It’ll Never Get Off The Ground!

The Wright Flyer | Image by
Boeing 747-8 Intercontinental Airliner | Image by
Boeing 747-8 Intercontinental Airliner | Image by

It’s huge (250 feet 2 in. long), has a maximum weight of 987,000 pounds, and contains 63,000 gallons of a very flammable fuel. I’m going to what? Get inside, sit down, strap myself in and it will speed down the runway and actually fly thousands of feet in the air and take me far away? You bet! Thousands of people do it every day.

The description is that of a Boeing 747-8 Intercontinental commercial airliner. It’s not all that long ago that people laughed at the mention that a vehicle could be built that would actually fly and now we take it for granted.

Leonardo Da Vici's Flying Machine | Image
Leonardo Da Vici’s Flying Machine | Image by

I’d like to start with a bit of the history of flight. In about 1488 Leonardo Da Vinci developed a flying machine, “the omithopter” made of wood with a 33-foot wingspan that would make a man fly like a bird by flapping mechanical wings.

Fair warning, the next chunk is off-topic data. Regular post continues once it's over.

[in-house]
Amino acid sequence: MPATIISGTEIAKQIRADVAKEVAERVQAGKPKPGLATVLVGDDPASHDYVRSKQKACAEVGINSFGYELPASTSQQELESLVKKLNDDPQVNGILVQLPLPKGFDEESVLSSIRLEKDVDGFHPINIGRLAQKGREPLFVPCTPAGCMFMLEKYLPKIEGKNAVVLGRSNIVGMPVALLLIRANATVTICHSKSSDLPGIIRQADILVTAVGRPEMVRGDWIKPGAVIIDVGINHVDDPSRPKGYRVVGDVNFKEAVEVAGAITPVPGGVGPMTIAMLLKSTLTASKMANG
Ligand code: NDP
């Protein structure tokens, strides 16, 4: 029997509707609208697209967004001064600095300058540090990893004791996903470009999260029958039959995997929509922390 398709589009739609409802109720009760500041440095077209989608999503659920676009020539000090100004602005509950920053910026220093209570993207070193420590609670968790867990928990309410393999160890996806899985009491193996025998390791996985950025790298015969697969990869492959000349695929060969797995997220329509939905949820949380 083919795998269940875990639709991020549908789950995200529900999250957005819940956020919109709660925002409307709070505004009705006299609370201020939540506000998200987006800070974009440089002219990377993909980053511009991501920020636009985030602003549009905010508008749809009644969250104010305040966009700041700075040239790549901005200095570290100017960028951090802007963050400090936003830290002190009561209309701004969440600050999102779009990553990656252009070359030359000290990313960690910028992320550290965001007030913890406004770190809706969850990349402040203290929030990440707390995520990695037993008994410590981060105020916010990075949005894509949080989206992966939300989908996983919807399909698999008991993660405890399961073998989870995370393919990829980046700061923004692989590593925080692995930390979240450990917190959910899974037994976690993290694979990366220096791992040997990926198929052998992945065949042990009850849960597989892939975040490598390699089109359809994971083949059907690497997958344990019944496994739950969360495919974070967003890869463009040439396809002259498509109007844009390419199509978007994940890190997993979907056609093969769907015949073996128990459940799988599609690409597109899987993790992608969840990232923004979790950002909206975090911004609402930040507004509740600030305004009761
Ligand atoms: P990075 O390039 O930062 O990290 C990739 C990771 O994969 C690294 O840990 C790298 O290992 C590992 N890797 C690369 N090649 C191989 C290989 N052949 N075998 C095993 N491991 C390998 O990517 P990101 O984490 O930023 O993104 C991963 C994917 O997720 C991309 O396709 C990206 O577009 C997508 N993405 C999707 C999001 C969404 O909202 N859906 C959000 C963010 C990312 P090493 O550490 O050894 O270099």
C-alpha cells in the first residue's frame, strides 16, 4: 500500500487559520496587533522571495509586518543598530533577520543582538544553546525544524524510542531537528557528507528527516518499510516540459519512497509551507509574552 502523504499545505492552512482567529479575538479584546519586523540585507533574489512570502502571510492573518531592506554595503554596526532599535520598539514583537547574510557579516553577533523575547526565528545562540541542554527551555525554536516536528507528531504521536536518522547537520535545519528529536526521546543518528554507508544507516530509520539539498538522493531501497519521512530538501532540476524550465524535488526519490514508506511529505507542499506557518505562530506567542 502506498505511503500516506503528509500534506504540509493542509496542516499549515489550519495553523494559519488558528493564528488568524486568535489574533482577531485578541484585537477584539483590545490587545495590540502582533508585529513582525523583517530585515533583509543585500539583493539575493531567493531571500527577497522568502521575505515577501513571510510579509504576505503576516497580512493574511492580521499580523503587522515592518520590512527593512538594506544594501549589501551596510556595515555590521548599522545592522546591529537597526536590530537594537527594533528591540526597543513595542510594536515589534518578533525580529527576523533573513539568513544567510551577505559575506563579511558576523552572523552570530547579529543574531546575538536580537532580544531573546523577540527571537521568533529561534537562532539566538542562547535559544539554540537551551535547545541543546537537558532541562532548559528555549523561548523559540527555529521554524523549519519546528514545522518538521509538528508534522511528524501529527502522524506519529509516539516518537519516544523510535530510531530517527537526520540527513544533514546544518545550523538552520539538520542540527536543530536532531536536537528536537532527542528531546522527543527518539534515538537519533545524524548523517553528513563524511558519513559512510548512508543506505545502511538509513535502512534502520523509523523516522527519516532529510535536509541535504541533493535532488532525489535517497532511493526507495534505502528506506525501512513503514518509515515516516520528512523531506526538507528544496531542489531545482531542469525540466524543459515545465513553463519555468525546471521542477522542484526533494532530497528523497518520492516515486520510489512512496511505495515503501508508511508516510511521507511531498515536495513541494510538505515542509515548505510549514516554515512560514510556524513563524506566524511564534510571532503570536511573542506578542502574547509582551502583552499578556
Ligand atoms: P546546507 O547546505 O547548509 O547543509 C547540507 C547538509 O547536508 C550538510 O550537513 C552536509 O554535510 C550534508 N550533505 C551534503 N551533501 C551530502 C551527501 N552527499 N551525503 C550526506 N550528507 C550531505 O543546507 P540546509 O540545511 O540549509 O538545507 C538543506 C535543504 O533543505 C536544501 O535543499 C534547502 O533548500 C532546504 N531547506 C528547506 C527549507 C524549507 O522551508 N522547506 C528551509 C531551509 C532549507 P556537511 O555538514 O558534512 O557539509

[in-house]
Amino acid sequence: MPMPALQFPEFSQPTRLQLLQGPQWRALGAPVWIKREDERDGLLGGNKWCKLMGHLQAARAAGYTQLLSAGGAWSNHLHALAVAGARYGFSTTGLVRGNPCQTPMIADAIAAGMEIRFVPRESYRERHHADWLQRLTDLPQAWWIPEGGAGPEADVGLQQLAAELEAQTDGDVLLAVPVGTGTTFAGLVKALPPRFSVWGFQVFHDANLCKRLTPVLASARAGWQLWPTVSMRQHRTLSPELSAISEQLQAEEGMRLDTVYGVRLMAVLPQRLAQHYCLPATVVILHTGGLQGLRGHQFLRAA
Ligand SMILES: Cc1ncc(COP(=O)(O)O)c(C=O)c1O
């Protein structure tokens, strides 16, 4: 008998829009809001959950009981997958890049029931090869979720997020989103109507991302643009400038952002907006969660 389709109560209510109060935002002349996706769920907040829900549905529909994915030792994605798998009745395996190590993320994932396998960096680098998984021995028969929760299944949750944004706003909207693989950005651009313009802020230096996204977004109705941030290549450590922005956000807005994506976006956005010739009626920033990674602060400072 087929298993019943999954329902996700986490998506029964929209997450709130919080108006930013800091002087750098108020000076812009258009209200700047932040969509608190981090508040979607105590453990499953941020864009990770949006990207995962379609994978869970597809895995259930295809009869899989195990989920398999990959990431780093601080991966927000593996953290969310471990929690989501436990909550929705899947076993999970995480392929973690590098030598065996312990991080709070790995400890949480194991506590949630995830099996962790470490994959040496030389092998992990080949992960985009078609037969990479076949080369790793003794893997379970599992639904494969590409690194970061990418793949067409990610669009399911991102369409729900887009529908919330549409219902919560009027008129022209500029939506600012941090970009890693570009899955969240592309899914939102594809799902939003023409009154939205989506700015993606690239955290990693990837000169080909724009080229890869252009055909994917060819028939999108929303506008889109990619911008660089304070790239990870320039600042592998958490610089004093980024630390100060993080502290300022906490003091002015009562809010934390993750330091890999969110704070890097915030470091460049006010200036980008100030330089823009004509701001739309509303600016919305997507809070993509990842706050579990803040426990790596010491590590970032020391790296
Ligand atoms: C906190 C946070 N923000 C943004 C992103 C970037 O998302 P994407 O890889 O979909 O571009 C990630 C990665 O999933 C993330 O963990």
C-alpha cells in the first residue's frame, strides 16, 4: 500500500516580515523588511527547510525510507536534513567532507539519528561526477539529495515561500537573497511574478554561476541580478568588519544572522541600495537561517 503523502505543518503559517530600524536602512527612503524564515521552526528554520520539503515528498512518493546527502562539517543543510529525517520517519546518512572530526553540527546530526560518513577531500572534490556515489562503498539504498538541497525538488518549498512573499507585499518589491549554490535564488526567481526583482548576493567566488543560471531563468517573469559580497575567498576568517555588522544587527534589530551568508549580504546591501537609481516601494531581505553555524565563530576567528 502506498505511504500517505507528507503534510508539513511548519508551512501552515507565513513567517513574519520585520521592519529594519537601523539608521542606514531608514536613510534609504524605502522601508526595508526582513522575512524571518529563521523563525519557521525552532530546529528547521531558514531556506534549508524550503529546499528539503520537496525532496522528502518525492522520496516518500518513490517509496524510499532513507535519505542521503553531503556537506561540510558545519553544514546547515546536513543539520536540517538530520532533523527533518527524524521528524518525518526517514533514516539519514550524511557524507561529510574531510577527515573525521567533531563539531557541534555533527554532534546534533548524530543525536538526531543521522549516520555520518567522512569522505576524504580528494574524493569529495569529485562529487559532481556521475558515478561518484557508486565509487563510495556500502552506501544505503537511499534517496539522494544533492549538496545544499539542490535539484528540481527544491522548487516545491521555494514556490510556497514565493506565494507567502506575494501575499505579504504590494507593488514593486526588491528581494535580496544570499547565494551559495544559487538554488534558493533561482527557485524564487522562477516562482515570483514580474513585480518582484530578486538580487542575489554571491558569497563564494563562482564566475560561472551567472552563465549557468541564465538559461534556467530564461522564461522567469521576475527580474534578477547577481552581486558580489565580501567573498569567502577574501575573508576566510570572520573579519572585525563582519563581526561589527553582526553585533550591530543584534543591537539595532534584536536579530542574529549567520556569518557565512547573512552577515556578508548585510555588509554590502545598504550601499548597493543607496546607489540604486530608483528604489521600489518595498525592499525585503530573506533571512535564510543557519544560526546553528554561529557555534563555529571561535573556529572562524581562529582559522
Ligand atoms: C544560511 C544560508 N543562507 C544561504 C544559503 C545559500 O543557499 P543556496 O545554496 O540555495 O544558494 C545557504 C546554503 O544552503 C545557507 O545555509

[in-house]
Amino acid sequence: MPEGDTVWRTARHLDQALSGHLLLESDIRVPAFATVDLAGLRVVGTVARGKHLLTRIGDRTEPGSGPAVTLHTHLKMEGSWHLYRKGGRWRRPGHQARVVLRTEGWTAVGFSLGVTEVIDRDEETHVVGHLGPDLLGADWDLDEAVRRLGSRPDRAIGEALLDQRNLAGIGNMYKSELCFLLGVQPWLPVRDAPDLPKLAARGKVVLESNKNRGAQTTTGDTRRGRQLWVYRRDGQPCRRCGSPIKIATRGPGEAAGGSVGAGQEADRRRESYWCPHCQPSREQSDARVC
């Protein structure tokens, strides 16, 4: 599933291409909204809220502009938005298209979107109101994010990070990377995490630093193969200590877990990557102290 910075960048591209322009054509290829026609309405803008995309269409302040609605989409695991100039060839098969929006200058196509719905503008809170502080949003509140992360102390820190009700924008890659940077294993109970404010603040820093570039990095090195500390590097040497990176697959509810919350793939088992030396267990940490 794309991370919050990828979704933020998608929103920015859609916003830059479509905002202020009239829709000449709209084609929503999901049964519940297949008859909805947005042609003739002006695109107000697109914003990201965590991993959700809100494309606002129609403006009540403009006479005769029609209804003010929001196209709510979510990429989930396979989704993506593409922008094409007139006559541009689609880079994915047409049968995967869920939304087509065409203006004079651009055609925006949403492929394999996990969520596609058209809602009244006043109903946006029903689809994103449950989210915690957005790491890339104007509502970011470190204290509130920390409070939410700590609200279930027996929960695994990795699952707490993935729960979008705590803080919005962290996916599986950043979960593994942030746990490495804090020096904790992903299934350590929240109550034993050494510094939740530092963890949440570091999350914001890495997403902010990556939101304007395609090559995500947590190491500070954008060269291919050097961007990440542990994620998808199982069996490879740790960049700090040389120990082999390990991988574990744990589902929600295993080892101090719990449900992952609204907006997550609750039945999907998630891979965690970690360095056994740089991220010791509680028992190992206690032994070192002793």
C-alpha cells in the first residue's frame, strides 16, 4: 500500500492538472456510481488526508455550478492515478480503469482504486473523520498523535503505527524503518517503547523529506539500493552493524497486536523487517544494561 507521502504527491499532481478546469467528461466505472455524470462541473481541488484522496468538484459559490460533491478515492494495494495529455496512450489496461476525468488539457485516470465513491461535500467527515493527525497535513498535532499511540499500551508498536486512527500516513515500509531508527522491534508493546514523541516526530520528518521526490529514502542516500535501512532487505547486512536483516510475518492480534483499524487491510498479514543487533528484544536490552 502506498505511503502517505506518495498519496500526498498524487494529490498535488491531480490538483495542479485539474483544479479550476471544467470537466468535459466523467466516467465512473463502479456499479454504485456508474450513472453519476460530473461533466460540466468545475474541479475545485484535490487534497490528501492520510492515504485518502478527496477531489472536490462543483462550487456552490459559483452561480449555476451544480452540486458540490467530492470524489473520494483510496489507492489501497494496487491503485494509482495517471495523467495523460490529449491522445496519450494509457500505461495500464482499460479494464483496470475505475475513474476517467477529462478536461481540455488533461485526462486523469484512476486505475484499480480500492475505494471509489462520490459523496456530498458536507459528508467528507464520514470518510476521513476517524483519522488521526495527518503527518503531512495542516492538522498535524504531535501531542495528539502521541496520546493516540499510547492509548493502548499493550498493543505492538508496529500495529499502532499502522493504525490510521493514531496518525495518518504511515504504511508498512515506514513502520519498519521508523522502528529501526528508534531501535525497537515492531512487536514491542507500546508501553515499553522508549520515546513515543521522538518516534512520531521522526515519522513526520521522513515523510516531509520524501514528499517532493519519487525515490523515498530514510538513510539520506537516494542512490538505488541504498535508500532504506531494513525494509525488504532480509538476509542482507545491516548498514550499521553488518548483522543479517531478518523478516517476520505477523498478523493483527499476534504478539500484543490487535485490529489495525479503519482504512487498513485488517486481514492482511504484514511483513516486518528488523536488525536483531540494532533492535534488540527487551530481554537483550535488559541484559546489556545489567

We don’t know if Leonardo actually tried to fly with his invention, but scientists feel it would never have taken off. The human powered vehicle wouldn’t be able to attain the speed needed to take off. Speculation is that it might have worked more like a hang glider if it were dropped off of a significant elevation.

The Montgolfiere brothers in France in 1783 were the pioneers of hot air ballooning. It was such a new concept that they scared the people wherever they tried to land so they carried champaign with them to placate the peasants who saw this scary thing coming at them from the sky.

Montgolfier Brothers Hot Air Balloon | Image
Montgolfier Brothers Hot Air Balloon | Image by

There is even a balloonists prayer that is said upon landing. ” The Winds have welcomed you with softness. The Sun has blessed you with his warm hands. You have flown so high, and so well, that God has joined you with laughter and sent you gently back again, into the loving arms of Mother Earth! Amen.”

Now it’s time to talk about the Wright Brothers. Wilbur and Orville Wright owned a bicycle shop in Dayton, Ohio and built and repaired bicycles.